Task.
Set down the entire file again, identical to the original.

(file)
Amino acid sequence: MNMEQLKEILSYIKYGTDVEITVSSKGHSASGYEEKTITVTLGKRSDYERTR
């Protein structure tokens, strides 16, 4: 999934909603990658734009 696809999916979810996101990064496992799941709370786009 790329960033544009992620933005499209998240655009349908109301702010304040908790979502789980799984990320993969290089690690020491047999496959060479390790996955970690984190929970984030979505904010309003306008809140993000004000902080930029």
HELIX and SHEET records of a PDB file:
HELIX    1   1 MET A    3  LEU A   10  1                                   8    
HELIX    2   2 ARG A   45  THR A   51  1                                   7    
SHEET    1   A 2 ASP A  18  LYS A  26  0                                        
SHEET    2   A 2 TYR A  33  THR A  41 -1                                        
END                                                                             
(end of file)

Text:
Amino acid sequence: MNMEQLKEILSYIKYGTDVEITVSSKGHSASGYEEKTITVTLGKRSDYERTR
């Protein structure tokens, strides 16, 4: 999934909603990658734009 696809999916979810996101990064496992799941709370786009 790329960033544009992620933005499209998240655009349908109301702010304040908790979502789980799984990320993969290089690690020491047999496959060479390790996955970690984190929970984030979505904010309003306008809140993000004000902080930029």
HELIX and SHEET records of a PDB file:
HELIX    1   1 MET A    3  LEU A   10  1                                   8    
HELIX    2   2 ARG A   45  THR A   51  1                                   7    
SHEET    1   A 2 ASP A  18  LYS A  26  0                                        
SHEET    2   A 2 TYR A  33  THR A  41 -1                                        
END                                                                             